Baicalin administration is effective in positive regulation of twenty-four ischemia/reperfusion-related proteins identified by a proteomic study.
ABSTRACT Baicalin is a major plant polyphenolic compound derived from the dried root of Scutellaria baicalensis Georgi, a Traditional Chinese Medicine material. The current study applied proteomics to investigate the different protein expression modes in mice brains after middle cerebral artery occlusion (MCAO) with or without administration of baicalin. Twenty-four proteins which had a 3-fold change in abundance compared to the sham control sample were selected to be identified. Statistical analysis demonstrated that there was no significant difference in expression between the twenty-four proteins baicalin-treated MCAO group and the sham-operation group (n=24, p=0.102). Gene Ontology analysis linked these proteins to fifteen biological processes, including cellular process, developmental process and biological regulation. Results indicated that baicalin performed well in regulating proteins in energy metabolism but had a relatively weak effect in the regulation of proteins in neurogenesis and apoptosis. In sum, our findings suggest baicalin may be a potential therapeutic agent in treating stroke and may also be a strong candidate for future research in its actions on individual proteins.
Article: Quantitative neuroproteomics of an in vivo rodent model of focal cerebral ischemia/reperfusion injury reveals a temporal regulation of novel pathophysiological molecular markers.[show abstract] [hide abstract]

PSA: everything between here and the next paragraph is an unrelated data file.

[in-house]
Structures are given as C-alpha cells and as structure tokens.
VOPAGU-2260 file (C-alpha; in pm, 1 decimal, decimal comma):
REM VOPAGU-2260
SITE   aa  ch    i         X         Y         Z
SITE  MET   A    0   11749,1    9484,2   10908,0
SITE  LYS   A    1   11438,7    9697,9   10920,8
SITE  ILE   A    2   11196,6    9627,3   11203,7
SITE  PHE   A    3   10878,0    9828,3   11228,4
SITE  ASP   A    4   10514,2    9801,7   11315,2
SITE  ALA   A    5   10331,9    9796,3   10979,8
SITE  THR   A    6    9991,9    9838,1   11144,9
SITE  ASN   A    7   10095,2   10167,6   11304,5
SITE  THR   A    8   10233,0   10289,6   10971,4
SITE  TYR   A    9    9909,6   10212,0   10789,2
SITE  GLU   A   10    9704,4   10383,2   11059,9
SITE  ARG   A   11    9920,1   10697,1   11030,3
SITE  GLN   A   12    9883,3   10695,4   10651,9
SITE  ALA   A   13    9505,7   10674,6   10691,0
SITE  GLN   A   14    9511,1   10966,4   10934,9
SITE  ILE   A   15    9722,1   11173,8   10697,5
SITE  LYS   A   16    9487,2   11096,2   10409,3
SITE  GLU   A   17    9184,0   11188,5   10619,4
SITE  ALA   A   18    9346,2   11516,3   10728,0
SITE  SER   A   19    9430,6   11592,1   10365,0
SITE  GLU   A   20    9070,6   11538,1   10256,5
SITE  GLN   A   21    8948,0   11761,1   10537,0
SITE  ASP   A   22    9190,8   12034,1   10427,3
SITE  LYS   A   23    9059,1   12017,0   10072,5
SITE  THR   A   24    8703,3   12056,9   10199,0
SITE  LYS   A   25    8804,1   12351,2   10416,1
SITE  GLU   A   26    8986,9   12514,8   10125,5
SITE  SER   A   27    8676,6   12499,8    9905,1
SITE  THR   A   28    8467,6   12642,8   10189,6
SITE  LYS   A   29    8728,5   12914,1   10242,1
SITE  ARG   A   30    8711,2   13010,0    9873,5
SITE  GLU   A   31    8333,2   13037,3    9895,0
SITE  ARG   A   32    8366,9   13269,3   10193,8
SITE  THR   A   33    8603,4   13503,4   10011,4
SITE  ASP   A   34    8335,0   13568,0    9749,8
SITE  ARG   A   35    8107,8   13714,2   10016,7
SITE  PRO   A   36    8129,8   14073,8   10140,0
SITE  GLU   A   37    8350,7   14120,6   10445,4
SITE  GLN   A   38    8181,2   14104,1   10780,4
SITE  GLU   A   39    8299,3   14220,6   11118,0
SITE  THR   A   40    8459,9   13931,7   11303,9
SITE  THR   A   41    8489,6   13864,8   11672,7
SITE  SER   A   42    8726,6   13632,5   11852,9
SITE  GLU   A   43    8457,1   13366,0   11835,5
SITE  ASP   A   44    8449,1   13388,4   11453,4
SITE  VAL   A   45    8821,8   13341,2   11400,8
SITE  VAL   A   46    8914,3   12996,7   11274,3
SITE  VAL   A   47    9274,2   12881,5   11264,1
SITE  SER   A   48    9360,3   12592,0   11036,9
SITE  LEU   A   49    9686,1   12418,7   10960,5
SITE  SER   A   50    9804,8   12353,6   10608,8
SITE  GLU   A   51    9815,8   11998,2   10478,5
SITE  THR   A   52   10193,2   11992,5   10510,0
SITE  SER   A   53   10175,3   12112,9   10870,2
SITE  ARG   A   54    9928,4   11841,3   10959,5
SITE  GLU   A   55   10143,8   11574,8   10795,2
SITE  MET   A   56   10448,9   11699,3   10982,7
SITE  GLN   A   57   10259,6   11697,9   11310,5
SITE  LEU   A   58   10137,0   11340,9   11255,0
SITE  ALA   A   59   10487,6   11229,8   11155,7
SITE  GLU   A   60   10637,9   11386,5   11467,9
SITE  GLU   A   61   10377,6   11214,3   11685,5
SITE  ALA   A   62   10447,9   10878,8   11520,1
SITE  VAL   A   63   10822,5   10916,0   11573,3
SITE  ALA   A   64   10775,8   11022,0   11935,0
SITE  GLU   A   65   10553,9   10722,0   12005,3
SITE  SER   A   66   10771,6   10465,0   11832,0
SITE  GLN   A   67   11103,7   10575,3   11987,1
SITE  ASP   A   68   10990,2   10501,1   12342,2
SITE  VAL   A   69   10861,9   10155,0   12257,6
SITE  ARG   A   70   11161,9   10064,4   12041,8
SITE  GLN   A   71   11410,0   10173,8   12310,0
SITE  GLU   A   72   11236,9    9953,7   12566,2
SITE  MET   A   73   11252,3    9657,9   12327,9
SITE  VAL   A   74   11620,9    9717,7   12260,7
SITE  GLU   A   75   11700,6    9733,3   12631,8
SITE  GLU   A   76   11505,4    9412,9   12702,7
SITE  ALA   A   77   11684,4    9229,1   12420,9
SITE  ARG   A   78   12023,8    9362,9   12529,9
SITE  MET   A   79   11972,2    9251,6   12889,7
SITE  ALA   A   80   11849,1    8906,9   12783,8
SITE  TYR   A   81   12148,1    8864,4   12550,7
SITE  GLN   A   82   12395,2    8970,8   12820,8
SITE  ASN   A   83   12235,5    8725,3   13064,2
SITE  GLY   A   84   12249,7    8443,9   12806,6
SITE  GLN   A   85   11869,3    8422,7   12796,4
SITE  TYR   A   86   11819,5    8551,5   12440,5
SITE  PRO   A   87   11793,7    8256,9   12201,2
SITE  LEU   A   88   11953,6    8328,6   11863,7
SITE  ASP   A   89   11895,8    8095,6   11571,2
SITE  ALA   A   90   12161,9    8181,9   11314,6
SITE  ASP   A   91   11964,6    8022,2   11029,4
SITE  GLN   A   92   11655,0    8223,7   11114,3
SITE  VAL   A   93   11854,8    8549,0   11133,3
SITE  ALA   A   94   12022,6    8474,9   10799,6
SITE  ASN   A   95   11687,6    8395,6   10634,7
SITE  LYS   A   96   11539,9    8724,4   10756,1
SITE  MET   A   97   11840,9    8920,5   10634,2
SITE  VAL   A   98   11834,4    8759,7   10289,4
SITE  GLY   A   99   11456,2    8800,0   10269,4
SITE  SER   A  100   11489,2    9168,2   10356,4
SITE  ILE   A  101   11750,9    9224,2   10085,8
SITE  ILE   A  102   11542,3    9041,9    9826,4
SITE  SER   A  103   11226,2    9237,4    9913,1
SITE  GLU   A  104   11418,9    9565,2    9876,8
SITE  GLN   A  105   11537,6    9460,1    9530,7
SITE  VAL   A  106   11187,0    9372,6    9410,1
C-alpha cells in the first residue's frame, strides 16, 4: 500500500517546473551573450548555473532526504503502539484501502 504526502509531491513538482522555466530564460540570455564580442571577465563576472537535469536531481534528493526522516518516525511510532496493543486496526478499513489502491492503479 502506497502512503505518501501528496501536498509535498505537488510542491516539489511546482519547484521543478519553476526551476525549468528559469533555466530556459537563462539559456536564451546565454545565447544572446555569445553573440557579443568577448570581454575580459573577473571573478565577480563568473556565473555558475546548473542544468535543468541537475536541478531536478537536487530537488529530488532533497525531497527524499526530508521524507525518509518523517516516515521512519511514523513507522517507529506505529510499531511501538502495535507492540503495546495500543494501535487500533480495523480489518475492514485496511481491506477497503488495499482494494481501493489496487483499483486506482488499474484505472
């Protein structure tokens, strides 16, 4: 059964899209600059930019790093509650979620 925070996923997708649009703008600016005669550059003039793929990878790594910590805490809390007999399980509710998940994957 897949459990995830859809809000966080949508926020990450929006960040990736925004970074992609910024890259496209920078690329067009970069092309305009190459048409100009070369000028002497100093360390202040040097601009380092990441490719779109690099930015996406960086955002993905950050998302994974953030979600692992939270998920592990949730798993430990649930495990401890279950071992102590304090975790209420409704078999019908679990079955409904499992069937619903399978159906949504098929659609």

ABSTRACT: Cerebral ischemia or stroke, an acute neurological injury lacking an effective therapy, is the second leading cause of death globally. The unmet need in stroke research is to identify viable targets and to understand their interplay during the temporal evolution of ischemia/reperfusion (I/R) injury. Here we report a temporal signature of the ischemic hemisphere revealed by the isobaric tag for relative and absolute quantification (iTRAQ)-based 2D-LC-MS/MS strategy in an in vivo middle cerebral artery occlusion (MCAO) model of focal cerebral I/R injury. To recapitulate clinical stroke, two hours of MCAO was followed by 0, 4, and 24 h of reperfusion to capture ischemia with an acute and subacute durations of reperfusion injury. The subsequent iTRAQ experiment identified 2242 proteins from the ischemic hemisphere with <1.0% false discovery rate. Data mining revealed that (1) about 2.7% of detected proteins were temporally perturbed having an involvement in the energy metabolism (Pygb, Atp5b), glutamate excitotoxicity (Slc1a3, Glud1), neuro-inflammation (Tf, C3, Alb), and cerebral plasticity (Gfap, Vim, Gap43); (2) astrocytes participated actively in the neurometabolic coupling underlining the importance of a cerebro-protective rather than a neuro-protective approach; and (3) hyper-acute yet progressive opening of the blood brain barrier (BBB), accompanied by stimulation of an innate immune response and late activation of a regenerative response, which provides an extended therapeutic window for intervention. Several regulated proteins (Caskin1, Shank3, Kpnb1, Uchl1, Mtap6, Epb4.1l1, Apba1, and Ube1x) novel in the context of stroke were also discovered. In conclusion, our result supports a dynamic multitarget therapy rather than the traditional approach of a unilateral and sustained modulation of a single target to address the phasic regulation of an ischemic proteome.Journal of Proteome Research 09/2011; 10(11):5199-213. · 5.11 Impact Factor